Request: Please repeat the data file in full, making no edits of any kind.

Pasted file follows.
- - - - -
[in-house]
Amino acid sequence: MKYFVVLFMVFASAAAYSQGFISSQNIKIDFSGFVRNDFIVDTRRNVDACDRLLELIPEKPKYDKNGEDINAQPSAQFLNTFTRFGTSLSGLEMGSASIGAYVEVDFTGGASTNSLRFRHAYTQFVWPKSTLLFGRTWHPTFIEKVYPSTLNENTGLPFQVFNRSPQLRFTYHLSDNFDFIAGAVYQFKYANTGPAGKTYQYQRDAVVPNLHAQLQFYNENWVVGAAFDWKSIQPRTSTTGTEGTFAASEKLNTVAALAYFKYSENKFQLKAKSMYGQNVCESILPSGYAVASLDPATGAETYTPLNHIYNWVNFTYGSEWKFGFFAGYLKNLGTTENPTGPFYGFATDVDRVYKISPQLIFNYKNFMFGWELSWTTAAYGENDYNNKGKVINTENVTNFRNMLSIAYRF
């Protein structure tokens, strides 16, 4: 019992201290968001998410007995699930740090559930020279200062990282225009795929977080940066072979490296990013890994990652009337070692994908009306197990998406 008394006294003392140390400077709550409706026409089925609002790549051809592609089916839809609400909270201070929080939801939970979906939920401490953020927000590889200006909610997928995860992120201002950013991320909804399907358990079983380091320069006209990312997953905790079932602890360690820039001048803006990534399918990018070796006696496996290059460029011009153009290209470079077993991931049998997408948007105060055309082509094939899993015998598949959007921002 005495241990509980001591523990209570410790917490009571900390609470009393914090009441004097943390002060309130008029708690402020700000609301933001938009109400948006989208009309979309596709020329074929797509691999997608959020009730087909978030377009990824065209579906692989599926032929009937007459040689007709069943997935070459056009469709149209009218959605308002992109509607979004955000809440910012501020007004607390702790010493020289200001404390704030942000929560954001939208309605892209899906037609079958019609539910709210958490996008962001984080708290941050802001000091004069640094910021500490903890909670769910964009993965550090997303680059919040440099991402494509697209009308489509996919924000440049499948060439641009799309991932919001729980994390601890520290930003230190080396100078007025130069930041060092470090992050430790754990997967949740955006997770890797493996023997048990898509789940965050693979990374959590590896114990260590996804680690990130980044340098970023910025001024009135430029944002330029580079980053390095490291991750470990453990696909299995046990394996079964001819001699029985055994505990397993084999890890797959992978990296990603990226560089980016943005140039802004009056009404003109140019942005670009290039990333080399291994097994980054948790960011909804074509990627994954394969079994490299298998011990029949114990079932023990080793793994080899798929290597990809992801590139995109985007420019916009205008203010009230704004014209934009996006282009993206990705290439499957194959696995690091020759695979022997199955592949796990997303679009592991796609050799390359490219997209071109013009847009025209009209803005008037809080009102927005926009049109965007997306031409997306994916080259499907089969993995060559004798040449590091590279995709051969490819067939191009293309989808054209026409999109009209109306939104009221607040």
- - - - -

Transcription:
[in-house]
Amino acid sequence: MKYFVVLFMVFASAAAYSQGFISSQNIKIDFSGFVRNDFIVDTRRNVDACDRLLELIPEKPKYDKNGEDINAQPSAQFLNTFTRFGTSLSGLEMGSASIGAYVEVDFTGGASTNSLRFRHAYTQFVWPKSTLLFGRTWHPTFIEKVYPSTLNENTGLPFQVFNRSPQLRFTYHLSDNFDFIAGAVYQFKYANTGPAGKTYQYQRDAVVPNLHAQLQFYNENWVVGAAFDWKSIQPRTSTTGTEGTFAASEKLNTVAALAYFKYSENKFQLKAKSMYGQNVCESILPSGYAVASLDPATGAETYTPLNHIYNWVNFTYGSEWKFGFFAGYLKNLGTTENPTGPFYGFATDVDRVYKISPQLIFNYKNFMFGWELSWTTAAYGENDYNNKGKVINTENVTNFRNMLSIAYRF
């Protein structure tokens, strides 16, 4: 019992201290968001998410007995699930740090559930020279200062990282225009795929977080940066072979490296990013890994990652009337070692994908009306197990998406 008394006294003392140390400077709550409706026409089925609002790549051809592609089916839809609400909270201070929080939801939970979906939920401490953020927000590889200006909610997928995860992120201002950013991320909804399907358990079983380091320069006209990312997953905790079932602890360690820039001048803006990534399918990018070796006696496996290059460029011009153009290209470079077993991931049998997408948007105060055309082509094939899993015998598949959007921002 005495241990509980001591523990209570410790917490009571900390609470009393914090009441004097943390002060309130008029708690402020700000609301933001938009109400948006989208009309979309596709020329074929797509691999997608959020009730087909978030377009990824065209579906692989599926032929009937007459040689007709069943997935070459056009469709149209009218959605308002992109509607979004955000809440910012501020007004607390702790010493020289200001404390704030942000929560954001939208309605892209899906037609079958019609539910709210958490996008962001984080708290941050802001000091004069640094910021500490903890909670769910964009993965550090997303680059919040440099991402494509697209009308489509996919924000440049499948060439641009799309991932919001729980994390601890520290930003230190080396100078007025130069930041060092470090992050430790754990997967949740955006997770890797493996023997048990898509789940965050693979990374959590590896114990260590996804680690990130980044340098970023910025001024009135430029944002330029580079980053390095490291991750470990453990696909299995046990394996079964001819001699029985055994505990397993084999890890797959992978990296990603990226560089980016943005140039802004009056009404003109140019942005670009290039990333080399291994097994980054948790960011909804074509990627994954394969079994490299298998011990029949114990079932023990080793793994080899798929290597990809992801590139995109985007420019916009205008203010009230704004014209934009996006282009993206990705290439499957194959696995690091020759695979022997199955592949796990997303679009592991796609050799390359490219997209071109013009847009025209009209803005008037809080009102927005926009049109965007997306031409997306994916080259499907089969993995060559004798040449590091590279995709051969490819067939191009293309989808054209026409999109009209109306939104009221607040």